Wednesday, 24 October 2012


As the end of the competition draws near we have realised that what started out as a drive to win has evolved into a gardeners passion. Instead of looking to add things for impact and WOW factor we are nurturing and creating with the plants in mind. Not a day goes by where students don't check in on their growing plants and are heard discussing what to do next. I am permanently bombarded with suggestions, ideas and questions from students moving through the school grounds! Here's hoping they are as focused on other aspects of their learning ?!?

Perhaps the biggest lesson in this gardening project has been the key competency of PATIENCE. As everything has been recycled we couldn't just go out and buy straight away - we searched and asked and found - slowly! Plants grow at their own speed there is no amount of water, worm wee or compost that will hurry them along (trust us we tried!)

We also learnt to flexible in our plans. What started out as 100% edible turned into colourful, 'smelly' and sensory. Watching our Special needs learners interacting in the garden we saw how much they enjoyed the experience - especially feeling the plants. We adjusted the plans and added lamb's ears, mints, lavenders and other plants to touch. Inclusivity!

In all this waiting if we look back it is amazing to realise how much we have achieved together in such a short time.

June 2012

An unused and ugly section of our school field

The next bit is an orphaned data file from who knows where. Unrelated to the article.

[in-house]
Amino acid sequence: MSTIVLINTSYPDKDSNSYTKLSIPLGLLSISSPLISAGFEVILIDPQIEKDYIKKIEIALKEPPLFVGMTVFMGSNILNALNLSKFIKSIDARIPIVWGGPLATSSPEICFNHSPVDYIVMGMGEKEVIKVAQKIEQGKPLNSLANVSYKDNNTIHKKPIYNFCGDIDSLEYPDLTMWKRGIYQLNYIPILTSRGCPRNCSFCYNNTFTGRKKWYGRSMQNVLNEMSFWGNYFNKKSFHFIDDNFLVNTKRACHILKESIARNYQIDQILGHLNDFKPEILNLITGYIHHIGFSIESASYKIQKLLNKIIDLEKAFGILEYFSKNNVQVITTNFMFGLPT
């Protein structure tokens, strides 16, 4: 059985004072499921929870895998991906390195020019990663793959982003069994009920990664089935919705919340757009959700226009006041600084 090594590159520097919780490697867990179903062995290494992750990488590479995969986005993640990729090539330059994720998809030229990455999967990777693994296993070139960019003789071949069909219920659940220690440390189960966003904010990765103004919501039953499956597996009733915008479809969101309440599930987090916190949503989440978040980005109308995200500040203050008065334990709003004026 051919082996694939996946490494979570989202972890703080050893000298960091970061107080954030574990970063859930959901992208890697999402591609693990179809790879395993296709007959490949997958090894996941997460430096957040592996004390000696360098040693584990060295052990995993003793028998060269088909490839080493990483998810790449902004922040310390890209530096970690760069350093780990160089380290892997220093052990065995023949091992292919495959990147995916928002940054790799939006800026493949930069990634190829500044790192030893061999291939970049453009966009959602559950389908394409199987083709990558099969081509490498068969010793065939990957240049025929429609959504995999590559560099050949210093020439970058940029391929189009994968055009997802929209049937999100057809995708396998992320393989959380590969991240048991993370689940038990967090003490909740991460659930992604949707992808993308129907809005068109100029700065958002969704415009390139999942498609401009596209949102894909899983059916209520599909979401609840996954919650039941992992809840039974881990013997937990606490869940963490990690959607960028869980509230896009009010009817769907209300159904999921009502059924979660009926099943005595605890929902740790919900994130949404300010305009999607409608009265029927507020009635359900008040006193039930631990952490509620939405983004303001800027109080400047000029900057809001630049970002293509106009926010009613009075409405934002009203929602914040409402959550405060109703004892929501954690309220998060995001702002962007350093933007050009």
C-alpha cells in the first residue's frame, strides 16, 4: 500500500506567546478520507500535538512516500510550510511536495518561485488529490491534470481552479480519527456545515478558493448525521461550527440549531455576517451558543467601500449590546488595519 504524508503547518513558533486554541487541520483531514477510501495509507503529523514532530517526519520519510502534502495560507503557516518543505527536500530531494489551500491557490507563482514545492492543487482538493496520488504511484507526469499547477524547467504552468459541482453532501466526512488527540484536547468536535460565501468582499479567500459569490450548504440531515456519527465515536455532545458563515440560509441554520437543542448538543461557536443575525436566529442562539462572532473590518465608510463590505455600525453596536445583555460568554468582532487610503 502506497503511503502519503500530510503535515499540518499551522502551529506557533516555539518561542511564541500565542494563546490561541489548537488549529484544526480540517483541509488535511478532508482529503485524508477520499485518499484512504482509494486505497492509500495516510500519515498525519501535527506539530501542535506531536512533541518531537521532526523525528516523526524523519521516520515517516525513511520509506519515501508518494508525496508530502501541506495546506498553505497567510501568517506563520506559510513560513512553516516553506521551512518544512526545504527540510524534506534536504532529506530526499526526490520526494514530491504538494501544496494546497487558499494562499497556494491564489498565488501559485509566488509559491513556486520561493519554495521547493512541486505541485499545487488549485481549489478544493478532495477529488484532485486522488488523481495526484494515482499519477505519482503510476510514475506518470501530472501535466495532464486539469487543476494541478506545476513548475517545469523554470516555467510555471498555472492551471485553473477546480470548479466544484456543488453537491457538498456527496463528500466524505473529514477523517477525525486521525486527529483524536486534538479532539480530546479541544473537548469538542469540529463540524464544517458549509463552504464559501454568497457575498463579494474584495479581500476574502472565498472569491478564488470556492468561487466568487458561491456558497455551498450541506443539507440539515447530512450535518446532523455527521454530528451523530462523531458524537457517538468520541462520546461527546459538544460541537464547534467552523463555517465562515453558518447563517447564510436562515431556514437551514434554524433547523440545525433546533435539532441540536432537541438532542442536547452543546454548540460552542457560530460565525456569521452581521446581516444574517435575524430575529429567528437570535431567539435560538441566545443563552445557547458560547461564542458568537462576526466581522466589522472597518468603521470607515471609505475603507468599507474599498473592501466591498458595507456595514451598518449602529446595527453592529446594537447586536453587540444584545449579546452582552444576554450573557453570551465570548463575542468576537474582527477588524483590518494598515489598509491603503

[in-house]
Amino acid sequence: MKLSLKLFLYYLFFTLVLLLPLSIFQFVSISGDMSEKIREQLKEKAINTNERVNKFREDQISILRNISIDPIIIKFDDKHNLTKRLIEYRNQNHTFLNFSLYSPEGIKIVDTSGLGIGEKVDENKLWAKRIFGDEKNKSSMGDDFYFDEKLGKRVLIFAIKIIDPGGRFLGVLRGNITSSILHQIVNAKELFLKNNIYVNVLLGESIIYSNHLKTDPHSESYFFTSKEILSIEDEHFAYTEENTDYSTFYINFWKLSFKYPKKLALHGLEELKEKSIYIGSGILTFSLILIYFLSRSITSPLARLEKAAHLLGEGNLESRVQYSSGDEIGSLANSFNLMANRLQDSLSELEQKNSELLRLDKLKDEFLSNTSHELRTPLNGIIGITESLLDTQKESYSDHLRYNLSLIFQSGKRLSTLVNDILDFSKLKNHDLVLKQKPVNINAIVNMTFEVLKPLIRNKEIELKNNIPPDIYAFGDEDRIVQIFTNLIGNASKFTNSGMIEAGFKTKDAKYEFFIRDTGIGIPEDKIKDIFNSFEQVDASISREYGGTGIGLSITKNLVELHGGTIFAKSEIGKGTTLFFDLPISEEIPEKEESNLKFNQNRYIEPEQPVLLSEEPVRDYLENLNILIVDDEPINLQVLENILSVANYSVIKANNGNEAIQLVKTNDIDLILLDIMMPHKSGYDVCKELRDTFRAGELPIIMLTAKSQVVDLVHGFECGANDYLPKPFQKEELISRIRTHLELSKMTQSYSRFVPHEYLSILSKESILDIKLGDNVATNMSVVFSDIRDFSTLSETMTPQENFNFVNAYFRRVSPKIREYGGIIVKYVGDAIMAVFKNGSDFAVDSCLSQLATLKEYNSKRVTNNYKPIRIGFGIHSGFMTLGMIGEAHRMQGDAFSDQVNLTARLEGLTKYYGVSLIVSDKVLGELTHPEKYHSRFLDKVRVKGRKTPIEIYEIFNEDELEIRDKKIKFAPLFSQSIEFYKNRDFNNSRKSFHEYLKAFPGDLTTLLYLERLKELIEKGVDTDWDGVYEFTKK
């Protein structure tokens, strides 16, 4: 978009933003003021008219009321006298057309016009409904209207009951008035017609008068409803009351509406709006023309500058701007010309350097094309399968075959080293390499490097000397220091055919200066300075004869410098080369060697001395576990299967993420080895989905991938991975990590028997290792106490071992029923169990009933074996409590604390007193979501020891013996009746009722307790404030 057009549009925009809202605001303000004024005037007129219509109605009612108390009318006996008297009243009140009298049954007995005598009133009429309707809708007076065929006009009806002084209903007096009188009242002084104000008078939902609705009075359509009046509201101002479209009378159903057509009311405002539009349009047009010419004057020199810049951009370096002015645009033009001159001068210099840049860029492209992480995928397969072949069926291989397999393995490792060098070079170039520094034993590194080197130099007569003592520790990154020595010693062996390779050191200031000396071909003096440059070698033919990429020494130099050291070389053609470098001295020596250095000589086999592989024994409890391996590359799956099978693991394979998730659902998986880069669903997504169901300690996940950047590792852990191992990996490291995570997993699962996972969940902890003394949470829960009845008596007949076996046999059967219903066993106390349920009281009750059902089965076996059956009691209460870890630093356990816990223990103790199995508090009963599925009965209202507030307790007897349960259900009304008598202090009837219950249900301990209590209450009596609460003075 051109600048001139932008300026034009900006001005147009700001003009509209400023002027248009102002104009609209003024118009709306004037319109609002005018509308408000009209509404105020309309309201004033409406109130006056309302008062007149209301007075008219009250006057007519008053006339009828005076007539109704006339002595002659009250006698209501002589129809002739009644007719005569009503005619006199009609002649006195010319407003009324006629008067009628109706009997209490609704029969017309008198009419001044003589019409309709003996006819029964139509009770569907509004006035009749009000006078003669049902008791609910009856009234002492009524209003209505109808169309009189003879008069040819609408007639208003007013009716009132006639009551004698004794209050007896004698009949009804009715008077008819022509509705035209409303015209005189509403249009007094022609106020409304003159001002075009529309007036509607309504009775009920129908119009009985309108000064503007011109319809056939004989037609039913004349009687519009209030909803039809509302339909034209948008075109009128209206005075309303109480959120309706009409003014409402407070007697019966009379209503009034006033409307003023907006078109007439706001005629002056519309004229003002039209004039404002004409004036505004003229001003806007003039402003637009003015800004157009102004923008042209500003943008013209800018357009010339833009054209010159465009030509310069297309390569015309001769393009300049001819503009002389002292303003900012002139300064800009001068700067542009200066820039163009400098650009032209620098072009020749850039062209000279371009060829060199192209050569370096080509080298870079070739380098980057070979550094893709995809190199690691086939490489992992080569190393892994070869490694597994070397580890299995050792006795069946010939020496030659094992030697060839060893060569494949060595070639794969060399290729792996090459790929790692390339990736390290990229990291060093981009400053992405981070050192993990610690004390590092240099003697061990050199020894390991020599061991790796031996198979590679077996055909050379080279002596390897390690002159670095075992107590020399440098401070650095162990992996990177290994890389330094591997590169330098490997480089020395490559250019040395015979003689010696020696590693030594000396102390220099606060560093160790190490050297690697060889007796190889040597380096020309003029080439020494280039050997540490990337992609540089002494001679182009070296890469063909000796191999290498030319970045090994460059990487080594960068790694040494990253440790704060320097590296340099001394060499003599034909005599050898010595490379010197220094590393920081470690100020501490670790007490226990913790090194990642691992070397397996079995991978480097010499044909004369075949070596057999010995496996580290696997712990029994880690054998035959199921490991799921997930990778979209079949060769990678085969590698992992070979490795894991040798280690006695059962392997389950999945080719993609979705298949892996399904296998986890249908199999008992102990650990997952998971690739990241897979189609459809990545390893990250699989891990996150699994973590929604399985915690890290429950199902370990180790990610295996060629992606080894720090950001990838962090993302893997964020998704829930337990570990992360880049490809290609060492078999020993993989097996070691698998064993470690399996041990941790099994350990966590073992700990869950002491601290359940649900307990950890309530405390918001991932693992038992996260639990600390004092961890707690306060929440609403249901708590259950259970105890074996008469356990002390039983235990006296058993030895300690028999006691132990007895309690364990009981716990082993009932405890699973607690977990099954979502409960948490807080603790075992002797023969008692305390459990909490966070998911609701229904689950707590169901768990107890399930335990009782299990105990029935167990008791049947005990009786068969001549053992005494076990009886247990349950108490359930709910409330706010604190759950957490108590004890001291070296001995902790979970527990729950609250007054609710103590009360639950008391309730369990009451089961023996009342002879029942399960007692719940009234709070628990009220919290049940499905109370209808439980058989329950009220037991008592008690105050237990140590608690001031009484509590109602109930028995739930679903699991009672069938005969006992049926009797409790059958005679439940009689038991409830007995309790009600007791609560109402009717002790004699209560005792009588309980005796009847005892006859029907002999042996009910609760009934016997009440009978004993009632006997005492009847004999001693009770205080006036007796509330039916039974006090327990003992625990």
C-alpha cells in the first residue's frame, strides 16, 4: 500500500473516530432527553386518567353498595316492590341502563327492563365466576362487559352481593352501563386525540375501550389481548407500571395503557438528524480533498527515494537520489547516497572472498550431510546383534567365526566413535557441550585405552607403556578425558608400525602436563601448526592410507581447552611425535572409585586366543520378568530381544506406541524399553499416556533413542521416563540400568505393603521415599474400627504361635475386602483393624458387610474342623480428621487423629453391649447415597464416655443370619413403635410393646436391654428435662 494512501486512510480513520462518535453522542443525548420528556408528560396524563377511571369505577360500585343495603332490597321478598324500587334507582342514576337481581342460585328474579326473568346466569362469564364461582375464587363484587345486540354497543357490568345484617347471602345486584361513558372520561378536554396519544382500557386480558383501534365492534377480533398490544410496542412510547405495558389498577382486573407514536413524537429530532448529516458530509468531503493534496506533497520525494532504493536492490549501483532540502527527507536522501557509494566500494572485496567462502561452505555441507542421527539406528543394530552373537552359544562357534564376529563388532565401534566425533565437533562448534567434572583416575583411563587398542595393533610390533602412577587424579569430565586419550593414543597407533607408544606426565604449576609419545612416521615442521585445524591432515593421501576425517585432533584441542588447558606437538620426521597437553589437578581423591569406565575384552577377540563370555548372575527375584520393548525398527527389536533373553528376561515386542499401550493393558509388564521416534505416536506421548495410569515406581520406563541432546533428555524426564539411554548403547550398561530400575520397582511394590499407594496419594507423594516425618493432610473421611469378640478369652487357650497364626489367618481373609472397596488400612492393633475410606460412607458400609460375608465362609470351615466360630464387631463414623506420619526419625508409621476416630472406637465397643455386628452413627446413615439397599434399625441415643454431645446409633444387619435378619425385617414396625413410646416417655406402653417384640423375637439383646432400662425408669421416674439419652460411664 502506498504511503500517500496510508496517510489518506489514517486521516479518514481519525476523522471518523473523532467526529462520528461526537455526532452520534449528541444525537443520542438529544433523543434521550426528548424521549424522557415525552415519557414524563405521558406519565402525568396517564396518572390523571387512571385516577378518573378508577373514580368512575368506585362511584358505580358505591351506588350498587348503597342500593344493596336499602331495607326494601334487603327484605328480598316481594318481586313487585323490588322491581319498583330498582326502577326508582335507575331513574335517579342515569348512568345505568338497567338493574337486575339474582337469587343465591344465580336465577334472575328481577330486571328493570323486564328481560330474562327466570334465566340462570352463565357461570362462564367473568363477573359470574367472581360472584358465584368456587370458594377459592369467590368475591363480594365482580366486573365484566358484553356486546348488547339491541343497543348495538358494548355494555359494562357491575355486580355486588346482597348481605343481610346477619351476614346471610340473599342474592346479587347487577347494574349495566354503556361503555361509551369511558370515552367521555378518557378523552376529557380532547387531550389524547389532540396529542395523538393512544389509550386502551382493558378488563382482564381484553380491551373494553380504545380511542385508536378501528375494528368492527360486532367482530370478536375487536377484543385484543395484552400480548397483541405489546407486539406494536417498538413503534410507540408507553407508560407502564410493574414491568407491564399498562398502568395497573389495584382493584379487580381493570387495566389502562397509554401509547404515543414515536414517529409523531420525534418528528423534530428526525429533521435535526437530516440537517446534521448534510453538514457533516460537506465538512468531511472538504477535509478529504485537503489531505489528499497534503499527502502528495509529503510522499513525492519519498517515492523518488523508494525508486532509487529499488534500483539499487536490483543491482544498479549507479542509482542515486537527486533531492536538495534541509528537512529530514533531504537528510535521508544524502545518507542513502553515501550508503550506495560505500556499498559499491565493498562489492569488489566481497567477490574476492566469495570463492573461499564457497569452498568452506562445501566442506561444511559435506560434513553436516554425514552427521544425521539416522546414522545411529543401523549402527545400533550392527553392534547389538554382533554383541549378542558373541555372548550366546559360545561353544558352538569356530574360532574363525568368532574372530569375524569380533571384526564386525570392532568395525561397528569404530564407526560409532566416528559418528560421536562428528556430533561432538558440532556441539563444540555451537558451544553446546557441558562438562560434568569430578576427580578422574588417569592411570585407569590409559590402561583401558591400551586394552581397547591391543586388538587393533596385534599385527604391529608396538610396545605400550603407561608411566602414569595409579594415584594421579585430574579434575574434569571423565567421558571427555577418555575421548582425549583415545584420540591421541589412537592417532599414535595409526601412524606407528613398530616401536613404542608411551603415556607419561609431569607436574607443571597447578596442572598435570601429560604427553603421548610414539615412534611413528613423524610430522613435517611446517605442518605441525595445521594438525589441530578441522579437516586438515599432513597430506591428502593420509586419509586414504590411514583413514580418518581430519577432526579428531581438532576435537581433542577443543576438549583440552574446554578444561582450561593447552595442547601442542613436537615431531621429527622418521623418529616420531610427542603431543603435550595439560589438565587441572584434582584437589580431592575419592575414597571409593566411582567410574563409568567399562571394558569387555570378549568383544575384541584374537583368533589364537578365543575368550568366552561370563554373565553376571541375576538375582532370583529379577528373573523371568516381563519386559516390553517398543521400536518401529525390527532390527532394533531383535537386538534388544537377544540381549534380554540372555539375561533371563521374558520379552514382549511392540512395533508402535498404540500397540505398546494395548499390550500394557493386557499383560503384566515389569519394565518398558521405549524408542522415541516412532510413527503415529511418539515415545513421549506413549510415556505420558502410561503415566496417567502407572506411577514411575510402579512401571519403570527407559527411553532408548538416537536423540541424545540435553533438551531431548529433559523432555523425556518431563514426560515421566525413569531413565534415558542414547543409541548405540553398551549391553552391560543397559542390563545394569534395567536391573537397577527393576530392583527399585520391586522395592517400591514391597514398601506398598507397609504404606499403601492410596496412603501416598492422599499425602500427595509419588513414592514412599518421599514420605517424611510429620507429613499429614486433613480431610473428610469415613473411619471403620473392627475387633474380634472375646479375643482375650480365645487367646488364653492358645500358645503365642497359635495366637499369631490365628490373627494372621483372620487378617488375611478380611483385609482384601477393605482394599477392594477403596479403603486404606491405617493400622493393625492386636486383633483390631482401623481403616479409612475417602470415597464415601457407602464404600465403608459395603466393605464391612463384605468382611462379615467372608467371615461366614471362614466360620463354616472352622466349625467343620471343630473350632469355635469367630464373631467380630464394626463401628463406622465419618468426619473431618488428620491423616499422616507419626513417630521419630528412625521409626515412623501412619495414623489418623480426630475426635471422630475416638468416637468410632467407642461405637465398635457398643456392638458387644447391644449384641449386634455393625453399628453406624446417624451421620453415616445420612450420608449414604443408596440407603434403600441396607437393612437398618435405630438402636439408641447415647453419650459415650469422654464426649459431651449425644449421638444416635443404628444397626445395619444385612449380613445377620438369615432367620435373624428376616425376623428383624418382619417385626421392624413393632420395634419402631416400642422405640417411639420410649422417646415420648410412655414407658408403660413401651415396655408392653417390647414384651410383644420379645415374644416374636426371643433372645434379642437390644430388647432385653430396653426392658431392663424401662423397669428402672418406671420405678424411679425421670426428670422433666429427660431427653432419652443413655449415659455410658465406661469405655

October 2012

A garden is always a work-in-progress. What an amazing tool to teach students about sustained interests and efforts. Adjusting plans, problem solving and perseverance are all life lessons that come from working with an ever changing garden.

Although the bones of our garden are in, we have so much more planned. The concrete pad and wall are to become a greenhouse (using recycled plastic bottles), another creative mural is getting designed for the wall, the fence line needs to be planted up with passion fruit and other yummy climbers, a berry garden is to go somewhere?? and we have BIG plans for a natives walkway too.

Bringing the garden into the school is also on the students job lists. The iSTW team (I Save the World) have already established a Beneficial Bugs garden where Monarch Butterfly tagging has been somewhat successful. Fingers crossed this season is better - we have lots more Swan Plants ready for eating :) Their beautiful mural has just been unveiled and has created a buzz of excitement - such a gorgeous, eye catching design. Well done kids you are so talented!

Saturday, 20 October 2012

Special Thanks

Our garden has evolved into a living, breathing masterpiece -representing our values and passions! Our culture, heritage, whanau and school pride are evident in every design aspect,building material and hour of hard work put in. Looking around the redeveloped space has so many Papamoa touches, so many individual stories and warms the heart to know that most of all this garden represents the unity of our Papamoa community!

So many hands have helped, so many people have donated materials, so many services have been provided - each with positivity and enthusiasm to see this project succeed.
Our beautiful recycled cobble path - allowing access to the top of the 'mound garden'

Richard from The Finishing Touch who VERY kindly donated his time, expertise, equipment and materials on a SUNDAY!

 Here is Hob Thompson who created our gorgeous potting table and also the picnic table - using the recycled signage.
Pacifica without your weekly donation of coffee grounds and some wonderful seedlings we would have been much further behind.